Samish Bay shellfish growers are bracing themselves for a two-month oyster harvest closure due to the contaminant vibrio parahaemolyticus and a series of related illnesses.
Following the state Department of Health's announcement Monday that shellfish from the bay was the confirmed source of one illness and a possible source of three others, Taylor Shellfish Farms and Blau Oyster Co. were looking for ways to keep their employees busy and sales up until the harvest ban expires Sept. 30.
For small operations like Blau where oysters are the primary product, not being able to sell them may force the business to close its doors for the rest of the summer.
Owner Paul Blau hopes to secure an exemption from the state to sell shucked oysters marked with a warning label, which he said he did last year in order to maintain some sales and keep his crew intact.
With an exemption, sales would still take a hit because of the number of people who prefer live oysters, Blau said. But without it he'll have no choice but to close.
Read the full story at The Bellingham Herald>>
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National Fisherman Live: 9/23/14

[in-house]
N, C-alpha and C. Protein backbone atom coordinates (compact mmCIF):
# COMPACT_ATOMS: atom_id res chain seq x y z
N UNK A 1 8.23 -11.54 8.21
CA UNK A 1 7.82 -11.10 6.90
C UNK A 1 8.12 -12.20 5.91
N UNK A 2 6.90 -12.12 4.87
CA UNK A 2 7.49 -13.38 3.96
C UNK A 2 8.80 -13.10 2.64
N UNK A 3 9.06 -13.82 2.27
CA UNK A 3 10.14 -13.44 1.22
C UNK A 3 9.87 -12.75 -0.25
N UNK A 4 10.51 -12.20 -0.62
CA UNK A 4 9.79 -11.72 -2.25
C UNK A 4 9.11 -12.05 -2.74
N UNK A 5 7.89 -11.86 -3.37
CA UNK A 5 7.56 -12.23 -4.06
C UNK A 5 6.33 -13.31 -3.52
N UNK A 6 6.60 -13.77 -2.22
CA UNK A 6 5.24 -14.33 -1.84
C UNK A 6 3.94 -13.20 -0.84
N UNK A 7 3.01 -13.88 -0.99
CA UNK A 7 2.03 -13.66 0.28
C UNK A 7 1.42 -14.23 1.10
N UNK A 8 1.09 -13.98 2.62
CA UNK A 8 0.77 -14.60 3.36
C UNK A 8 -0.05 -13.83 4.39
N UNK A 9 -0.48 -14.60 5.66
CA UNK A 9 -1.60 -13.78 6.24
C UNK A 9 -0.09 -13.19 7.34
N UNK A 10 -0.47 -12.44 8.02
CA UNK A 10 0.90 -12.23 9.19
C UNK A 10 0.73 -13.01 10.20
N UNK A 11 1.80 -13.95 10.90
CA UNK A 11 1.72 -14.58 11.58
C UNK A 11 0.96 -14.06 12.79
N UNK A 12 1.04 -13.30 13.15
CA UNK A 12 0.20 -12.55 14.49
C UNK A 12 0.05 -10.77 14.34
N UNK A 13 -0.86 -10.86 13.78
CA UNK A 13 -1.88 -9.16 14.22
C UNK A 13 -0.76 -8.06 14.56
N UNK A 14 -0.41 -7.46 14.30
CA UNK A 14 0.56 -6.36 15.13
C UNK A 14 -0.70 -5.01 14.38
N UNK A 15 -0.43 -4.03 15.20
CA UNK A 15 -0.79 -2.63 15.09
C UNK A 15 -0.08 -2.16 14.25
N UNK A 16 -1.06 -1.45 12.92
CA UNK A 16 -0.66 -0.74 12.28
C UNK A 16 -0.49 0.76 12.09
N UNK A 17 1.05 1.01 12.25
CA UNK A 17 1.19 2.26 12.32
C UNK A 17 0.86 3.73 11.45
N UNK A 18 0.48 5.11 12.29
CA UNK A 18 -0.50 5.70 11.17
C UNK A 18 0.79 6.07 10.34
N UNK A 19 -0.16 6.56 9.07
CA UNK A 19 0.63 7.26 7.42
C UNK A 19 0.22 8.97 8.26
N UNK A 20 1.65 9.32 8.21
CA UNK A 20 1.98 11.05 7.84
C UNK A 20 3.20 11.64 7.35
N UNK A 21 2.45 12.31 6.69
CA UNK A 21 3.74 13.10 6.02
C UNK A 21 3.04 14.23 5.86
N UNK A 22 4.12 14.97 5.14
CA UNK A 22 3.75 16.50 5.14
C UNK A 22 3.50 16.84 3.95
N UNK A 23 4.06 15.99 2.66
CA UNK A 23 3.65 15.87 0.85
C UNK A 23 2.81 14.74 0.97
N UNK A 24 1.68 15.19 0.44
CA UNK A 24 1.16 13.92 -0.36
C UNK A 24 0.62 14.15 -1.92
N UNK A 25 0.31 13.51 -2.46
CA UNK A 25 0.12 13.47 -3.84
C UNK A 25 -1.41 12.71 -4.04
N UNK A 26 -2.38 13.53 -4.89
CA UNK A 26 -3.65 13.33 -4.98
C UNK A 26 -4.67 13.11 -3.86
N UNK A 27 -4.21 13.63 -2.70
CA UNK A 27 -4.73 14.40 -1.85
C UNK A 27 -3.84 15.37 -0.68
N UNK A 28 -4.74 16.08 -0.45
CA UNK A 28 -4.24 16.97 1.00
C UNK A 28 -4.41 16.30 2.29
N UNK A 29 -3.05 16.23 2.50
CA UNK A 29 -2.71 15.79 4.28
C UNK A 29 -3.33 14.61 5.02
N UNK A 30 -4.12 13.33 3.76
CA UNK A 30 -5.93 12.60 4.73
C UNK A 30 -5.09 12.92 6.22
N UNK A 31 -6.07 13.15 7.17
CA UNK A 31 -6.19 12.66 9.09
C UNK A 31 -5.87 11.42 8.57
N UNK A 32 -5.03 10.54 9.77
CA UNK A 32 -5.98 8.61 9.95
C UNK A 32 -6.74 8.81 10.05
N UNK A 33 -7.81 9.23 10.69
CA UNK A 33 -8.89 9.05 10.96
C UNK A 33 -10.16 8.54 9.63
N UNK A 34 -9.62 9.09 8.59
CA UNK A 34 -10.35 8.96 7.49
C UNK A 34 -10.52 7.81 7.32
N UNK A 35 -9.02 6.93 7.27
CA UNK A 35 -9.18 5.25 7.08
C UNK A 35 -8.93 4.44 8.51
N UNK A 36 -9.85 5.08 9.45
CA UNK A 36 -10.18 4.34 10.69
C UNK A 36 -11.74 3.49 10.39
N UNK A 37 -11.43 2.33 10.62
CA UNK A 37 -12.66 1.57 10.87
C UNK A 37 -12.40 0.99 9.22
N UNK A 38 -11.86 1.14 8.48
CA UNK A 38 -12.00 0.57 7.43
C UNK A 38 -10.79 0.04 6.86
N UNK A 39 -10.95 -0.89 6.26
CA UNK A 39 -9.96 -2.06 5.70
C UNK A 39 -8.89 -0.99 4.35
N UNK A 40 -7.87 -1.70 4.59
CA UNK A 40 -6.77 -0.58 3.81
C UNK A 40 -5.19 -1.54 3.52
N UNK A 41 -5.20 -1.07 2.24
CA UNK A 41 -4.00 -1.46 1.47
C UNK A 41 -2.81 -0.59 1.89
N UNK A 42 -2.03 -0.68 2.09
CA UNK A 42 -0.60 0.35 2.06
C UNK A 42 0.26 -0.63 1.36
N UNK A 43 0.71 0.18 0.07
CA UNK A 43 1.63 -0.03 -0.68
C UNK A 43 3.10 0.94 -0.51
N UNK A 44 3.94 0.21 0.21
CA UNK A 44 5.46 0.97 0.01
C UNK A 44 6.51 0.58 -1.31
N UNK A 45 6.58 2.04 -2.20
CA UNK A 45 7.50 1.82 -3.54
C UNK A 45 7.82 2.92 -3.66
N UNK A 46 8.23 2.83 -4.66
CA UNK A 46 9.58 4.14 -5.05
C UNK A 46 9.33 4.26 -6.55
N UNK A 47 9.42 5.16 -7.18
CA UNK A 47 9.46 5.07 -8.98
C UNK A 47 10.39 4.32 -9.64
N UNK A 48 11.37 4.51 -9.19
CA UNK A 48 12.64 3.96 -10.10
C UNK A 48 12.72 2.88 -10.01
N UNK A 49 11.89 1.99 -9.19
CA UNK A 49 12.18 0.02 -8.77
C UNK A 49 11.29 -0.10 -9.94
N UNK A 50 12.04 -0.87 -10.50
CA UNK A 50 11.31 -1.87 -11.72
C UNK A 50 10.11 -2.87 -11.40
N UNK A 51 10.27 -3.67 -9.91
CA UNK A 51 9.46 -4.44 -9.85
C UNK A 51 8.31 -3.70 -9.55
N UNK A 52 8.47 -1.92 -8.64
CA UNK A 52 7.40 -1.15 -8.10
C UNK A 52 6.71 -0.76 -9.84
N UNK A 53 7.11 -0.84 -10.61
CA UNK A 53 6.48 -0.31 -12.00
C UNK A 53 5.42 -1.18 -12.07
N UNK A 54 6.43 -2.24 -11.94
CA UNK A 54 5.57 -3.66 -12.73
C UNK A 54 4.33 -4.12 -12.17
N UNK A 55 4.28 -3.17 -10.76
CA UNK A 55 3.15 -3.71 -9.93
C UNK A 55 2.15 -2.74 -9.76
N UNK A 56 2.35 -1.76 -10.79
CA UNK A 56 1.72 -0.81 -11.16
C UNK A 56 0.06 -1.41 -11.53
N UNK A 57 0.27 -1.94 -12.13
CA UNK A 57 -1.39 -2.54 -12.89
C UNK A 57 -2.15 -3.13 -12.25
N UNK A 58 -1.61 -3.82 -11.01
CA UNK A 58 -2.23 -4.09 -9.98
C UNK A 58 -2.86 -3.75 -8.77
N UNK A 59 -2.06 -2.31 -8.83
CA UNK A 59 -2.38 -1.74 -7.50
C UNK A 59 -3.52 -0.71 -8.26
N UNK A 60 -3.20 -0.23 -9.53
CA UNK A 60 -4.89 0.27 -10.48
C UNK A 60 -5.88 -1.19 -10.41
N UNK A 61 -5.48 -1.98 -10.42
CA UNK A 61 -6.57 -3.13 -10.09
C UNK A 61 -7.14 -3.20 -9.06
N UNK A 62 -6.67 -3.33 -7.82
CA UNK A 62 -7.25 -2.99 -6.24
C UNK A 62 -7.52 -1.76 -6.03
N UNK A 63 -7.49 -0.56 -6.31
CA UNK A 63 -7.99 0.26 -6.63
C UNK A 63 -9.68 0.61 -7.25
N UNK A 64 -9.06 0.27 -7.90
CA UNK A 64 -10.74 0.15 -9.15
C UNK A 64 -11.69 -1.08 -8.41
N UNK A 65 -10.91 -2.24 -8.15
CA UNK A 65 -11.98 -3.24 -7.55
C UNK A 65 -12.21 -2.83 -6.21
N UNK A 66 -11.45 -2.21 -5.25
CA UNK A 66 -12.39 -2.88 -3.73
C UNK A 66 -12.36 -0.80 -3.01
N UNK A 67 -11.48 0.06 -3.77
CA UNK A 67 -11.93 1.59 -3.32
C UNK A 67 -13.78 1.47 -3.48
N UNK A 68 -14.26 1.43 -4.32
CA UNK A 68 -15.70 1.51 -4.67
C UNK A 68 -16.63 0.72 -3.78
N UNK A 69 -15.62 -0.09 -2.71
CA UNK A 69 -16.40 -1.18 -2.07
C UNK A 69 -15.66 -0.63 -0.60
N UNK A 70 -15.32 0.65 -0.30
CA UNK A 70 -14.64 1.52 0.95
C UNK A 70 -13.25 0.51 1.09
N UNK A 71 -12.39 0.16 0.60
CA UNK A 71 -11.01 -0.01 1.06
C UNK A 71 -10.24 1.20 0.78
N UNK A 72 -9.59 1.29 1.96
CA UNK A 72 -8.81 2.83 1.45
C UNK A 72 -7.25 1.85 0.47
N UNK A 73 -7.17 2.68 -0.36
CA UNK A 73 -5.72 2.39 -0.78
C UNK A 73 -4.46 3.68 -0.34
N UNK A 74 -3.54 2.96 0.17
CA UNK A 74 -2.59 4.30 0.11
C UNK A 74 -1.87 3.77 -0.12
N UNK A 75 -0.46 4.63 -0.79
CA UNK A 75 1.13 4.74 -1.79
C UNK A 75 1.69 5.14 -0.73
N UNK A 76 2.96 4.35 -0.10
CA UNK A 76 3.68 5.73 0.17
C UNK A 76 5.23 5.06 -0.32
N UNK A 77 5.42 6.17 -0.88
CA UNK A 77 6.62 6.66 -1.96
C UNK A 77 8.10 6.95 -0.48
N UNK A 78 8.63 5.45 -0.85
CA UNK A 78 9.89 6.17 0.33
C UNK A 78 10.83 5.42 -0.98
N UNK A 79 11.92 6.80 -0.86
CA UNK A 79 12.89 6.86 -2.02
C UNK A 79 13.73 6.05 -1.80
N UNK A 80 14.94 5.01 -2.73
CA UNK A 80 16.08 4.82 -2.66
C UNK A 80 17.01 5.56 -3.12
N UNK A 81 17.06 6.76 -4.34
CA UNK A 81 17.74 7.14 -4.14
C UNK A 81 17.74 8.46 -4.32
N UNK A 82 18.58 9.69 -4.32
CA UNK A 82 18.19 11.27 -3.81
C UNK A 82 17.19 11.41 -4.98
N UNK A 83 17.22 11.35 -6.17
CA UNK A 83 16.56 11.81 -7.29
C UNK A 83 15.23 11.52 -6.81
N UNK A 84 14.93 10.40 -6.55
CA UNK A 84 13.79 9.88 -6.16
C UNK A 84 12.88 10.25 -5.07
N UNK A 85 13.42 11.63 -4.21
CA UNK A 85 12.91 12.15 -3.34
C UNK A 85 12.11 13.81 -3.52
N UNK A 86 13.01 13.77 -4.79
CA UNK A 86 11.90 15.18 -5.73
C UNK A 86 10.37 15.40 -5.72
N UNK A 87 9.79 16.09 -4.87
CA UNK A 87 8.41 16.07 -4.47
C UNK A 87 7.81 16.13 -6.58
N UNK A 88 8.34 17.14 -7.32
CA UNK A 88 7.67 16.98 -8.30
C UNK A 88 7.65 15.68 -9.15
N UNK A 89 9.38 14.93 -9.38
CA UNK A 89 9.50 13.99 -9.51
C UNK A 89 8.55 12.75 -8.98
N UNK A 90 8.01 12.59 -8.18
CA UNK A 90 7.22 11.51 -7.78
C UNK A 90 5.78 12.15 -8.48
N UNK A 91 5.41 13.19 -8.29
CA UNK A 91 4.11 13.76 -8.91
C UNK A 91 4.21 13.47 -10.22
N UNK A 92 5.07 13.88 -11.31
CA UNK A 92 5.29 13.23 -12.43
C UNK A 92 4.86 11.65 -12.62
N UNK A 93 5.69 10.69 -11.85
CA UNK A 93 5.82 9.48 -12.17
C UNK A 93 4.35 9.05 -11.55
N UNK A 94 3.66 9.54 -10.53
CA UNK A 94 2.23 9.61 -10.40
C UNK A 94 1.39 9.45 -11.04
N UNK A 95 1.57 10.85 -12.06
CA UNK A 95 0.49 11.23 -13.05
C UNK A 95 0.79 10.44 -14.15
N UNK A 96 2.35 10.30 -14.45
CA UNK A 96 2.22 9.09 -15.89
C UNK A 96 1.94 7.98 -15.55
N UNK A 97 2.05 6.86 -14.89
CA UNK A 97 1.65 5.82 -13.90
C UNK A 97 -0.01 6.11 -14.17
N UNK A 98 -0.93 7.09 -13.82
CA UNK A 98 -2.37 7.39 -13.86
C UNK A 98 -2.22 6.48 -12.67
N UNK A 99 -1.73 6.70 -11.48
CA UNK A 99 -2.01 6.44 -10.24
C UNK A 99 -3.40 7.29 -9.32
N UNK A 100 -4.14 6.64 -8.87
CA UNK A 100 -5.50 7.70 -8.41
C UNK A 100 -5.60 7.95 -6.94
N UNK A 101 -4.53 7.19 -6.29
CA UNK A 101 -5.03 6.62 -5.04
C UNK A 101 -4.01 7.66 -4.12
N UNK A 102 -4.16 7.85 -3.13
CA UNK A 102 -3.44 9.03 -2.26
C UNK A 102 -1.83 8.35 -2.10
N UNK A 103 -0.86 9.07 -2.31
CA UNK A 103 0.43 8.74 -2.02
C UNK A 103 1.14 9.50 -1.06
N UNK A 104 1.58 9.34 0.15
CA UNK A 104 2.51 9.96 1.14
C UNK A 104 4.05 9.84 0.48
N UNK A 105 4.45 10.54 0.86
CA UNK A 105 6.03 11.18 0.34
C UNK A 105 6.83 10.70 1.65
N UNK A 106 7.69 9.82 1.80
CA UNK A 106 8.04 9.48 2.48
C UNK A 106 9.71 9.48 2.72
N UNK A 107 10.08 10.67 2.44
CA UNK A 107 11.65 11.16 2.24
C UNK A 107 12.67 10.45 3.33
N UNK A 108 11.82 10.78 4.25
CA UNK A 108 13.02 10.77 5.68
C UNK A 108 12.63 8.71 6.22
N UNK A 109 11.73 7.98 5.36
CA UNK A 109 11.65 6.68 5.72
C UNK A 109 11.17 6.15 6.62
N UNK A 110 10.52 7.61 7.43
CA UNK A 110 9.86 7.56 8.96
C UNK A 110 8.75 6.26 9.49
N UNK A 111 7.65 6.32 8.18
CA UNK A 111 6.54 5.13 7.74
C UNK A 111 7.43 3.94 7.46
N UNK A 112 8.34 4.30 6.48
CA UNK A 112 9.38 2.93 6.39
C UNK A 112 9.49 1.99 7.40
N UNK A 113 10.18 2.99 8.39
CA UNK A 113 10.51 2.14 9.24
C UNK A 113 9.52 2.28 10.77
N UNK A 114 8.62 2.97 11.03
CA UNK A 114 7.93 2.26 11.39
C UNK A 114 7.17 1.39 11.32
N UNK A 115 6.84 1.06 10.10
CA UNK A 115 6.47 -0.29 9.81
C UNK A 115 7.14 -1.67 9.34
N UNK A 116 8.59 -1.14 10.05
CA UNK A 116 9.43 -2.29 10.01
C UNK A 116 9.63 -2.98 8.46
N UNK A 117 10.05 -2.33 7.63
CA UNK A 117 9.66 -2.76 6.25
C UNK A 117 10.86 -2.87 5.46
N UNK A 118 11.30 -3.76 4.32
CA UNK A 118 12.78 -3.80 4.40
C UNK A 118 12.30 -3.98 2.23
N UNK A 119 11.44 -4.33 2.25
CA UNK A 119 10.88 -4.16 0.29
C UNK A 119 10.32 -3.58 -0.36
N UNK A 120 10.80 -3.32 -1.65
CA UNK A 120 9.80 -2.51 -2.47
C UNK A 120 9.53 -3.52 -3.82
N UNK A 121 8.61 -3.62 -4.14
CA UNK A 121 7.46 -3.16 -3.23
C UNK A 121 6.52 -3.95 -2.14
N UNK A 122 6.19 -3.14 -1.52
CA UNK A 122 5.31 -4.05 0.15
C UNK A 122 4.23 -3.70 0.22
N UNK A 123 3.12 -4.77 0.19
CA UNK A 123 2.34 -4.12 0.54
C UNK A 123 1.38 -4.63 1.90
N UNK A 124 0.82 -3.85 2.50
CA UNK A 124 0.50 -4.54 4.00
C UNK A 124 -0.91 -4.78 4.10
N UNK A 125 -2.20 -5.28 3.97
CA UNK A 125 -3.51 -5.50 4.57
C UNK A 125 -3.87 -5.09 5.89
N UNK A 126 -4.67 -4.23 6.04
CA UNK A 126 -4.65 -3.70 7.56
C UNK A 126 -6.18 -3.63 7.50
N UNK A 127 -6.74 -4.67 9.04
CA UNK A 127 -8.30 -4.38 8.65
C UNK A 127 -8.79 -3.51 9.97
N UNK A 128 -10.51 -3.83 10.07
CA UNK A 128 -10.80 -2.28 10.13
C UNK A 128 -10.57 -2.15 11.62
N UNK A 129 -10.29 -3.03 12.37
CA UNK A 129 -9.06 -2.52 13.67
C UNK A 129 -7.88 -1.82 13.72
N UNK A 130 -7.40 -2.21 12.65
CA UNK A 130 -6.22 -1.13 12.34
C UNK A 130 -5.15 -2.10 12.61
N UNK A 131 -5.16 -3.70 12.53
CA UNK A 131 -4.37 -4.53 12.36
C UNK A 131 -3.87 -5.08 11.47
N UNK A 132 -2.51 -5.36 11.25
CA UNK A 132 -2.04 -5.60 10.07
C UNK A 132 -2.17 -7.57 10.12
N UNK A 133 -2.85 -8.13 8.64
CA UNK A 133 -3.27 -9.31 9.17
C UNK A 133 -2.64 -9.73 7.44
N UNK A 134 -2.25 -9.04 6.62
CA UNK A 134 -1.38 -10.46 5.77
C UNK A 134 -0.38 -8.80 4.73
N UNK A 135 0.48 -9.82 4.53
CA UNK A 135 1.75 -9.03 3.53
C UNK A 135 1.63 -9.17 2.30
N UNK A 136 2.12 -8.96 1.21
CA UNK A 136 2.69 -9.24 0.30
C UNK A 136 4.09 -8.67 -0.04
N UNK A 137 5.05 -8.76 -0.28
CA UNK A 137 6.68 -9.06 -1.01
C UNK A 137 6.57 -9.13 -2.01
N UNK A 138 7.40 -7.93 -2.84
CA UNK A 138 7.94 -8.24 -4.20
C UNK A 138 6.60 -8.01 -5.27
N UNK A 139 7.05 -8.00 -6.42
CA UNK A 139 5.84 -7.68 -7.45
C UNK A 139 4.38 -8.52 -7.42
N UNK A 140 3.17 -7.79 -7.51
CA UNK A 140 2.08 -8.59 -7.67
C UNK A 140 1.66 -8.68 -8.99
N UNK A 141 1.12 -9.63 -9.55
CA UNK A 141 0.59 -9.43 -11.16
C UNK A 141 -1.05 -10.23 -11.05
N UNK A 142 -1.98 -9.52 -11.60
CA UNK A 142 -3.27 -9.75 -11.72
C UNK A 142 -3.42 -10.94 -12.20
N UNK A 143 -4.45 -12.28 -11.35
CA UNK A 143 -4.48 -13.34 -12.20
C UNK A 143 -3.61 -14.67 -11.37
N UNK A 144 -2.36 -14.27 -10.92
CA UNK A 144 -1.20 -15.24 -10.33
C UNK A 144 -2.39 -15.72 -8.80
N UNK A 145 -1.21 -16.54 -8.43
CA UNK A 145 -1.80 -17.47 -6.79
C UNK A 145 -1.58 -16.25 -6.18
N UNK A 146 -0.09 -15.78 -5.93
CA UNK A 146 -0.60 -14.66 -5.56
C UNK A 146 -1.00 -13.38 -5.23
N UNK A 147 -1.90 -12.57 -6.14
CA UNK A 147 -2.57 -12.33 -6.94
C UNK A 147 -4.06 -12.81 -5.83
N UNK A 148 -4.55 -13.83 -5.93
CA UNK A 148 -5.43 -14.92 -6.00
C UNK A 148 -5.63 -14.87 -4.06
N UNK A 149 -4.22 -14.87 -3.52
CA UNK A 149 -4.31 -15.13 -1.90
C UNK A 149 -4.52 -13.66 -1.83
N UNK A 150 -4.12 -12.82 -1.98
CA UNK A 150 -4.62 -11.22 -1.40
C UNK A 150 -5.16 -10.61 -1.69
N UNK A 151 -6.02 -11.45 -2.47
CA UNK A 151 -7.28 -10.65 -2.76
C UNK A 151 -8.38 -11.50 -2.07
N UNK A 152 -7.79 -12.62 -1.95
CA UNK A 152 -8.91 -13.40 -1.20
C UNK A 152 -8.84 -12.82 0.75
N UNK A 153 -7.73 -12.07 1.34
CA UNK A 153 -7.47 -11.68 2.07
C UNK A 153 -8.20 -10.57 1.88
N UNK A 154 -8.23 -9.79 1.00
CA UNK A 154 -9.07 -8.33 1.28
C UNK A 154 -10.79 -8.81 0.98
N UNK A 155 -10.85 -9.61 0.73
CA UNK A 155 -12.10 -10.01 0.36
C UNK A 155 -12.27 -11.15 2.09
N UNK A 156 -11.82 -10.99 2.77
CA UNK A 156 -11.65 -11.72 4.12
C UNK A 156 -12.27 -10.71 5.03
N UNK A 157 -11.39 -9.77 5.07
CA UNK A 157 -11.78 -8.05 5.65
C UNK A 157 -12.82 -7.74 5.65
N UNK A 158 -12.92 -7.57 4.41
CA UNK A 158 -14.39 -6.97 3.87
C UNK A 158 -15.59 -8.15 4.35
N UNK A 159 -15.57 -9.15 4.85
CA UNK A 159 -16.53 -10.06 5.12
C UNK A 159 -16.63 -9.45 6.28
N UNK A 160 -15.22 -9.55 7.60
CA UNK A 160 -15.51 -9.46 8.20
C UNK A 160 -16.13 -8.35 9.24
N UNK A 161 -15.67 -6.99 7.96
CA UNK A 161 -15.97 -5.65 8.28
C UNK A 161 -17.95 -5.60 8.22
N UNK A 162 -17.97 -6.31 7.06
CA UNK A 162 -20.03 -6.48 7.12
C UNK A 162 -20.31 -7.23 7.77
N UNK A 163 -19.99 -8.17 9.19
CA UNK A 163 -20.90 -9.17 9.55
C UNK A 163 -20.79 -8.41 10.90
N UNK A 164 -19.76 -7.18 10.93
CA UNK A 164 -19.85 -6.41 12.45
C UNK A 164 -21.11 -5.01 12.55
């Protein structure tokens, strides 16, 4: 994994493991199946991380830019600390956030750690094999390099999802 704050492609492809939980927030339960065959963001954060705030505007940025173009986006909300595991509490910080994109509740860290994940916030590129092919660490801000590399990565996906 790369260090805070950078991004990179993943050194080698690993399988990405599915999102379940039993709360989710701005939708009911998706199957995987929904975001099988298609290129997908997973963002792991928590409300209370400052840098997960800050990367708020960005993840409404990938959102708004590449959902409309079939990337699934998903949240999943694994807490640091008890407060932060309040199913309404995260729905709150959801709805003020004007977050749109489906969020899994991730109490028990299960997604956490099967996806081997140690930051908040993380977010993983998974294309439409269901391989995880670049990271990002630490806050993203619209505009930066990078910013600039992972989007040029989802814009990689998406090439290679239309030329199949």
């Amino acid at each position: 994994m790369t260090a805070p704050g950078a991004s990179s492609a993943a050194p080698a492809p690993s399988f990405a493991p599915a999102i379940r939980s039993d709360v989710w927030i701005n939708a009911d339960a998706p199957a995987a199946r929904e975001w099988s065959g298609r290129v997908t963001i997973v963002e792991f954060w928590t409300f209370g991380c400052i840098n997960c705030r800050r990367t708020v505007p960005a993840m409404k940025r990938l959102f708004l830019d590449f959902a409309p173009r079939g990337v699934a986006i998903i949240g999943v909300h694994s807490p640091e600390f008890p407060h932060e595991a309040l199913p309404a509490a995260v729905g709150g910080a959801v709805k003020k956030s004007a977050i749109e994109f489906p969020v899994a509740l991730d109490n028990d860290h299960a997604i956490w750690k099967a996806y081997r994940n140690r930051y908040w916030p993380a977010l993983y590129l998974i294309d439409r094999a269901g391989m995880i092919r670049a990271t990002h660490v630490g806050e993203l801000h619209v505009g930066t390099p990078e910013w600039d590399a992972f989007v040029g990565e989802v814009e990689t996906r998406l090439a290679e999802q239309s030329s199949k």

In this episode:
'Injection' plan to save fall run salmon
Proposed fishing rule to protect seabirds
Council, White House talk monument expansion
Louisiana shrimpers hurt by price drop
Maine and New Hampshire fish numbers down
The Golden Gate Salmon Association will host its 4th Annual Marin County Dinner at Marin Catholic High School, 675 Sir Francis Drake Blvd., Kentfield on Friday, Oct 10, with doors opening at 5:30 p.m.
The Maine Lobster Marketing Collaborative is introducing its Chef Ambassador Program. Created to inspire and educate chefs and home cooks across the country about the unique qualities of lobster from Maine, the program showcases how it can be incorporated into a range of inspired culinary dishes.